Mailbox Inquiry:Help!

Help: I have a great employee who is so abrasive I am at the end of my rope. How can she be so good and so terrible at the same time? What can be done?

Employers are frequently faced with the dilemma of having a manager who, in spite of being a dynamic thinker, a powerful strategist, a skilled technician and someone who knows how to deliver the goods, is horribly abusive toward their co-workers. The employer is then put in the position of having to consider whether or not the benefit of their contribution outweighs the costs in terms of staff turnover, liability, and reputation. 

Nowhere in the research do we see any suggestion of the dichotomy.  Typically, leadership is measured by extremes – good or bad, angels or demons, when, in fact, what we often have is a good business leader and a bully in the same person. 

The common assumption is that abrasive leaders are always overly authoritarian but research shows that laissez-fair leadership is just as apt to be associated with reports of bullying.  That is why we call bosses who exhibit the behavior destructive leaders

Contrary to popular belief, abrasive behavior is not necessarily a psychodynamic issue.  Very often it is rooted in the conflict between trying to achieve the goals of the organization and satisfy the needs and interests of one’s subordinates. Who wouldn’t find it difficult to be a constructive leader when the pressure is on to meet seemingly disparate demands? 

So, now we know that leaders are capable of demonstrating both destructive and constructive behaviors at the same time.  Therein lays the conflict and the opportunity because with proper training and coaching the problem can be overcome.  Destructive leaders must first learn how to empathize with their team members, to trust that they will deliver on their commitments, and to recognize that the burden of achievement does not rest squarely on their shoulders. Once we reduce the destructive behaviors we can then move toward rewarding the constructive ones.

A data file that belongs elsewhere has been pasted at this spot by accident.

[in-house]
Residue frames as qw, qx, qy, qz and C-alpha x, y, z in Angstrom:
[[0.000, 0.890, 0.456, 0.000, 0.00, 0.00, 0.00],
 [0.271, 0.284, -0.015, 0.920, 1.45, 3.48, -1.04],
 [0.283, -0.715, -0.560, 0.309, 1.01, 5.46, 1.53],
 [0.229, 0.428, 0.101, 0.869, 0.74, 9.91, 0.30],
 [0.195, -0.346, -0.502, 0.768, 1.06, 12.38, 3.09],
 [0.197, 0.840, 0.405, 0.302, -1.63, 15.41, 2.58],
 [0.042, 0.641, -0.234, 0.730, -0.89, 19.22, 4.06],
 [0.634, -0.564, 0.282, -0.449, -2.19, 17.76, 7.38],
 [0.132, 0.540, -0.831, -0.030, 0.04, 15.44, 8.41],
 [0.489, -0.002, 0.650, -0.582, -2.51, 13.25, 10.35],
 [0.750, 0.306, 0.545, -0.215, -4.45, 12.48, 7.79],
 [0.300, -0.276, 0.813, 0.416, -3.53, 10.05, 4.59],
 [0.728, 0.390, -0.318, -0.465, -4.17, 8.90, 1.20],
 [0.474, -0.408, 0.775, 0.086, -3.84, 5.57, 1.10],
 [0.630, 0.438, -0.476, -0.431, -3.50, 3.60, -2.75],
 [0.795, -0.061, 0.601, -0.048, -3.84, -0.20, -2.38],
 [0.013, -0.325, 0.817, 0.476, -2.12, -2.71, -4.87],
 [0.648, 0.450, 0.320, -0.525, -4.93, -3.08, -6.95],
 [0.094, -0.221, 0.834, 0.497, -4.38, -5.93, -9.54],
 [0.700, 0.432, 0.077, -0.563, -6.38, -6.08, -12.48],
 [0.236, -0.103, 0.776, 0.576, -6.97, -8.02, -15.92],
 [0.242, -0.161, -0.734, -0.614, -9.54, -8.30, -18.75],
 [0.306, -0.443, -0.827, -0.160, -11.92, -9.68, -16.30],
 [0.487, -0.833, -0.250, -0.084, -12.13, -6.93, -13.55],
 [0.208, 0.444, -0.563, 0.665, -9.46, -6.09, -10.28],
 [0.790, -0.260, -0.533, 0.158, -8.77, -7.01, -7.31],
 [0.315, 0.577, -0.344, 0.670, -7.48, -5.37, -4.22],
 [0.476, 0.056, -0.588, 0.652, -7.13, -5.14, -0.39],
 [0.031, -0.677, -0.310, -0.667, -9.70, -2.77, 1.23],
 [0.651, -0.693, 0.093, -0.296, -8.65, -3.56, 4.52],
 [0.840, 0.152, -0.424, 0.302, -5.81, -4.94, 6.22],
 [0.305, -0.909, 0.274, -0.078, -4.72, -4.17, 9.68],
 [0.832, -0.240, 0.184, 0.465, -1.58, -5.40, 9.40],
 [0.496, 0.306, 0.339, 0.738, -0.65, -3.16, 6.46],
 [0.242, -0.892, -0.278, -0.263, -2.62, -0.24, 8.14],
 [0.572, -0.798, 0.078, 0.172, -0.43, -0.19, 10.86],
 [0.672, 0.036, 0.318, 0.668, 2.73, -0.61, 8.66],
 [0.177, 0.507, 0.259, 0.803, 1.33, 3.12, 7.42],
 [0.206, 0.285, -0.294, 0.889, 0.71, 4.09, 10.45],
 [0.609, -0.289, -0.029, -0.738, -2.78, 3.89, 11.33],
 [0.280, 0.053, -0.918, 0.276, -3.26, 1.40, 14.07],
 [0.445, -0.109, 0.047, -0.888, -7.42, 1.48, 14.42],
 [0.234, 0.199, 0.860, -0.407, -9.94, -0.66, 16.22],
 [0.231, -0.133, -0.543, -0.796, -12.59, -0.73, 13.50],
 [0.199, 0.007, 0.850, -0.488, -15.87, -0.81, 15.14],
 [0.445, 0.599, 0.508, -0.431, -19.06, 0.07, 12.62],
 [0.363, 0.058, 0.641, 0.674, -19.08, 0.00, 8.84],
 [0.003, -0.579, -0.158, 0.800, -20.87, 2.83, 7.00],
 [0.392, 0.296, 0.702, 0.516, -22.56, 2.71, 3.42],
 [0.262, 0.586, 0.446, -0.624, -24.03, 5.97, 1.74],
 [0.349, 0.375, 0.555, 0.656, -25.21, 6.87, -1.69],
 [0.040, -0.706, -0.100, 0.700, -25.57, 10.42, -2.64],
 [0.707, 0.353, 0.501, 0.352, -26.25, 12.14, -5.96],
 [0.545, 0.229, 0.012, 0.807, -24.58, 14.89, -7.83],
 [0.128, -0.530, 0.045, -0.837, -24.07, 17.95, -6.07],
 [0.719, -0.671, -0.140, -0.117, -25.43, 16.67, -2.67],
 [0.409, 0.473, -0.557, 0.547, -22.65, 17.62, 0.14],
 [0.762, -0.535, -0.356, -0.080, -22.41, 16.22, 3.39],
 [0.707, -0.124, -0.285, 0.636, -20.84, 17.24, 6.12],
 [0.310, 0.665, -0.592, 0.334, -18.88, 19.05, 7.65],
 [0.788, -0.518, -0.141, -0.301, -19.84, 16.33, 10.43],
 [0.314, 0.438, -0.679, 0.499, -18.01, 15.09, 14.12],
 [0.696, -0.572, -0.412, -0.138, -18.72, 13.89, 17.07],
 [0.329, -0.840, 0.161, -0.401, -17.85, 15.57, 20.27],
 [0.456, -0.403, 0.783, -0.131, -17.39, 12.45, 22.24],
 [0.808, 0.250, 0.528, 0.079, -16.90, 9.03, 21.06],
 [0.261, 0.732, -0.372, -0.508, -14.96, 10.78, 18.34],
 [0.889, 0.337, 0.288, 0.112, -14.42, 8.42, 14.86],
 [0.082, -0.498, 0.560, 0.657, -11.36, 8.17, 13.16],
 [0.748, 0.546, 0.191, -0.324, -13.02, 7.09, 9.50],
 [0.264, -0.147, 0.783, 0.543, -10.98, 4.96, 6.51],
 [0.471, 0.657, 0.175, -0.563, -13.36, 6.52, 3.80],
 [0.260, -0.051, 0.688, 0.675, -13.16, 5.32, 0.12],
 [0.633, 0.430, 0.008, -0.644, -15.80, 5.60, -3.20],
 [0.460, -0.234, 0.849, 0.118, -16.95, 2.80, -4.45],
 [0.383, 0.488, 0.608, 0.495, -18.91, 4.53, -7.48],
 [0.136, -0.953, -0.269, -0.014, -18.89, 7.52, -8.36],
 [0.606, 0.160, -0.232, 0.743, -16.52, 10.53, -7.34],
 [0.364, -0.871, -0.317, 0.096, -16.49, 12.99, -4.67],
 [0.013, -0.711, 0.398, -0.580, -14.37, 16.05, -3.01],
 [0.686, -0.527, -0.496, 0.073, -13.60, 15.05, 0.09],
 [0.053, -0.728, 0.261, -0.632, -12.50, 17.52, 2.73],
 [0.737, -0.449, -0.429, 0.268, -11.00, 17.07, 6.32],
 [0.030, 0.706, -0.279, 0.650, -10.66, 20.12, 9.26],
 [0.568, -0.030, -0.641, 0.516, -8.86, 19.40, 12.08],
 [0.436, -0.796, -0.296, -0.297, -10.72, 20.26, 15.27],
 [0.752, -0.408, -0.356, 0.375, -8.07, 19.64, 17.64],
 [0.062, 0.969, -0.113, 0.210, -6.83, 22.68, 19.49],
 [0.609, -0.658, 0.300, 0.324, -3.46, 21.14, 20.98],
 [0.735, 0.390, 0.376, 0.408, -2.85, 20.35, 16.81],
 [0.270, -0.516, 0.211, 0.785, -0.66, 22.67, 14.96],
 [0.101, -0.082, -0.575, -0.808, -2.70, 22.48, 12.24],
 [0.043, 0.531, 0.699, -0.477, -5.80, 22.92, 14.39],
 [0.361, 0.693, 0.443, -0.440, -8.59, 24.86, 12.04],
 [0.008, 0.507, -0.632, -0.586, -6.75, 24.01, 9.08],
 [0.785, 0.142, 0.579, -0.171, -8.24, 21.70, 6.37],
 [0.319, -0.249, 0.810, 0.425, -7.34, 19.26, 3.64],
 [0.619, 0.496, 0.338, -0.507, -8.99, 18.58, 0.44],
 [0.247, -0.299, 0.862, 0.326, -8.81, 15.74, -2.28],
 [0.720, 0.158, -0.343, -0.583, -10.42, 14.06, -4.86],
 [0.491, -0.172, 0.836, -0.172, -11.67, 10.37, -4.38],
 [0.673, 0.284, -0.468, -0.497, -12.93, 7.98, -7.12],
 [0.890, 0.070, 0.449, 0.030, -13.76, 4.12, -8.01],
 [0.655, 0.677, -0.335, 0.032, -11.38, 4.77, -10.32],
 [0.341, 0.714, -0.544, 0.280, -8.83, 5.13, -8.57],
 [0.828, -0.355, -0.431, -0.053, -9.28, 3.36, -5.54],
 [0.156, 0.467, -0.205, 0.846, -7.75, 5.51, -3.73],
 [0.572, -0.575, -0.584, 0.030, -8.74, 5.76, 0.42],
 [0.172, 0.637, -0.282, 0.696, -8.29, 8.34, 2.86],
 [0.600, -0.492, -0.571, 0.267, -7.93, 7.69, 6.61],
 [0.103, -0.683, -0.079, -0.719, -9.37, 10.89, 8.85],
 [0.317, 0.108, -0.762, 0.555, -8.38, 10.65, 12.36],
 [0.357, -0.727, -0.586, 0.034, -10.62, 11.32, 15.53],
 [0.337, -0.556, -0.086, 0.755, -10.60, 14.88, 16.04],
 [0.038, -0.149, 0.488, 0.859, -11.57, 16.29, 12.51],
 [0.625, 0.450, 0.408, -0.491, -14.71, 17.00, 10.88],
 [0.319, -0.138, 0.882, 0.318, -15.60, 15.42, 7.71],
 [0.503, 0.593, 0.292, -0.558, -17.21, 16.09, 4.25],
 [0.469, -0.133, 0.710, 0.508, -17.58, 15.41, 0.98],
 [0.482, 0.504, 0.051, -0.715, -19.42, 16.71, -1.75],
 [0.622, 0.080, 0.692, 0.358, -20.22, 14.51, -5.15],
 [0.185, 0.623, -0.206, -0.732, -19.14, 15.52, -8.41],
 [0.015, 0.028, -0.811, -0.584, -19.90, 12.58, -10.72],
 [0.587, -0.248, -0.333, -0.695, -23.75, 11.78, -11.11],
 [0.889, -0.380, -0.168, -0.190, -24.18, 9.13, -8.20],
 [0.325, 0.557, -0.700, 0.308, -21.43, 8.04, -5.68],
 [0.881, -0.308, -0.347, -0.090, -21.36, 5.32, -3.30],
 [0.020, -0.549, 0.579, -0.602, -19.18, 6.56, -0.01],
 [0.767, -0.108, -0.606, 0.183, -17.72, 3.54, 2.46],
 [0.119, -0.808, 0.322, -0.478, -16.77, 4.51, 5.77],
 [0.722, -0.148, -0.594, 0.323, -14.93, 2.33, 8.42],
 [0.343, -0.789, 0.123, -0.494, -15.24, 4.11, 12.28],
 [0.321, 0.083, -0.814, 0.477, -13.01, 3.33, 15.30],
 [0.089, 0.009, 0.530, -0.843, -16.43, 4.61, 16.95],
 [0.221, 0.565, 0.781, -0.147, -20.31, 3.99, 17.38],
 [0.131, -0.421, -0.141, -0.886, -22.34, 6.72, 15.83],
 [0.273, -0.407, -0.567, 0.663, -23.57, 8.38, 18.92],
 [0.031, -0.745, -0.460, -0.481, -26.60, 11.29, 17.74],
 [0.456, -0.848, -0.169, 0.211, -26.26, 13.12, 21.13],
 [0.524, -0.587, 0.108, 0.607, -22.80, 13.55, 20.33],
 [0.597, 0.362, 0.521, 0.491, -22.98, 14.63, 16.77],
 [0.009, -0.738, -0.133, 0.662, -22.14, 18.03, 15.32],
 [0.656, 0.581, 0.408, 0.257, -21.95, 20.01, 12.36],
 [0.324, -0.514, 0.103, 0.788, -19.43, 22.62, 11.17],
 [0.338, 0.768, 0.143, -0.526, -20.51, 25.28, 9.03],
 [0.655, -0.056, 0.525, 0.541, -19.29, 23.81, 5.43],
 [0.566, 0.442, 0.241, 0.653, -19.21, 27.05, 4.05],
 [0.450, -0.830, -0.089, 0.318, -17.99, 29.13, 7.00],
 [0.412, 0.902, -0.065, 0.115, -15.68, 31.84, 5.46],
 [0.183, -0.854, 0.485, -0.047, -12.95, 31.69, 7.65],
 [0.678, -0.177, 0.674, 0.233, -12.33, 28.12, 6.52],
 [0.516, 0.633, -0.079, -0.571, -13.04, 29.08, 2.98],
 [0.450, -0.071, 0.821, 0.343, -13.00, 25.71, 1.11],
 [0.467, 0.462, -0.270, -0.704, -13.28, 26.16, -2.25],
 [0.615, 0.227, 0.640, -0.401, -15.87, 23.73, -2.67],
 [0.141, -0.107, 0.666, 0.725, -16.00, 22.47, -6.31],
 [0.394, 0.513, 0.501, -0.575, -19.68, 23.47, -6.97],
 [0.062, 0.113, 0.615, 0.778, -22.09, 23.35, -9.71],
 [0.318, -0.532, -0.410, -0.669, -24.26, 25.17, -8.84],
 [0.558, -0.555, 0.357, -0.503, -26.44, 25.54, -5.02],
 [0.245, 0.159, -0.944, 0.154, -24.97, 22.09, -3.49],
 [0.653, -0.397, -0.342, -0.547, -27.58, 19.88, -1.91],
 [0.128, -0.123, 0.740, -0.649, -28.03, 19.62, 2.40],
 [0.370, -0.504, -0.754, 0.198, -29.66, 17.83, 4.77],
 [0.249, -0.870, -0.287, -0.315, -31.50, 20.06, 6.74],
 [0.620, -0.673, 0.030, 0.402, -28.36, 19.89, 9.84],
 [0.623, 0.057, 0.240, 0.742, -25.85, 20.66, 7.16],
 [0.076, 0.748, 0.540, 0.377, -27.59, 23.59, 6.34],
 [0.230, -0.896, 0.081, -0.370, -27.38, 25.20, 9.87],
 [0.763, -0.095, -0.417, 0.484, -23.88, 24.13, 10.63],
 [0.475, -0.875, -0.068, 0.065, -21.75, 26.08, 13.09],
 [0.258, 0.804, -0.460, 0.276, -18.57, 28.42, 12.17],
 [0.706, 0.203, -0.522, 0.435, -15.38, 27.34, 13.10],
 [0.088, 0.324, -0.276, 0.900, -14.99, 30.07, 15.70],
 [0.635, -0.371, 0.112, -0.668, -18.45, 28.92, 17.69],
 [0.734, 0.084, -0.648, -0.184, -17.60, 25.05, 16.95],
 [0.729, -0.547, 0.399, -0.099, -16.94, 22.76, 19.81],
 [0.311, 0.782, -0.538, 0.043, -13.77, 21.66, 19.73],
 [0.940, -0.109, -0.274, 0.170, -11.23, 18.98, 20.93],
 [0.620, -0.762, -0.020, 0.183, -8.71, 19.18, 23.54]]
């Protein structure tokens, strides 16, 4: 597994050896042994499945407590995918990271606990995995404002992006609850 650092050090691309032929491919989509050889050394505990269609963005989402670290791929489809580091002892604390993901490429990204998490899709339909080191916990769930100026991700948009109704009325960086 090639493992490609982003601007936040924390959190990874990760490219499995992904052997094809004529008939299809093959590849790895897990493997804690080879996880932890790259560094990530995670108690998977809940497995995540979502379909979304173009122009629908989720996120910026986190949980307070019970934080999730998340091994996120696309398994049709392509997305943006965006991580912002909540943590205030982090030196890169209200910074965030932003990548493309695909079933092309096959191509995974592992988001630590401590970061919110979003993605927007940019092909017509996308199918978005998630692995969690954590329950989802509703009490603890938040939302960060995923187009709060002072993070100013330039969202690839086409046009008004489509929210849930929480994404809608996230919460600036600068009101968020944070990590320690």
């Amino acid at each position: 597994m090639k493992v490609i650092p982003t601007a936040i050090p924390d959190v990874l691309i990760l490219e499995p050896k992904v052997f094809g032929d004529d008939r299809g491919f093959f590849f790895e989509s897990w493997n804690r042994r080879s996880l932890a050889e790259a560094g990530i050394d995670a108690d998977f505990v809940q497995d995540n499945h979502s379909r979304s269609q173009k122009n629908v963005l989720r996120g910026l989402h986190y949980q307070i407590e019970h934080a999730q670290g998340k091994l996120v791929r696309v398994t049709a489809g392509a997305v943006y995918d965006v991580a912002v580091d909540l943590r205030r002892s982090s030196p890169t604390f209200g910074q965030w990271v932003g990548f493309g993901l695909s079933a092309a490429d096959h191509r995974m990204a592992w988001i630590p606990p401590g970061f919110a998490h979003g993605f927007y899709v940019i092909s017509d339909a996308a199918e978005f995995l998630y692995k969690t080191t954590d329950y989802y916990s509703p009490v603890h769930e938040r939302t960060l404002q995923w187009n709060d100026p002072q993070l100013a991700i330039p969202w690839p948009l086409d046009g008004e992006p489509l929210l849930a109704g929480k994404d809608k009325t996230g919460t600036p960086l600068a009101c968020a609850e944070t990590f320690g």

It’s important to note, however, that these new behaviors CANNOT be mandated. Specialized coaching and training is required that takes into account the good boss/bad bass dichotomy and then focuses on developing healthy communication skills.

The Creating Constructive Leaders Program from Confidence Connections is an 8-12 -week program that includes an on-site assessment of the abrasive behavior and a substantive coaching intervention that is based on sound research, proven strategies and client feedback.  We even offer a pre and post-test survey to help focus the coaching and document both the problem and the results. For more information contact us directly.  

We promise that if we cannot help you, we will not take the assignment.  Guaranteed.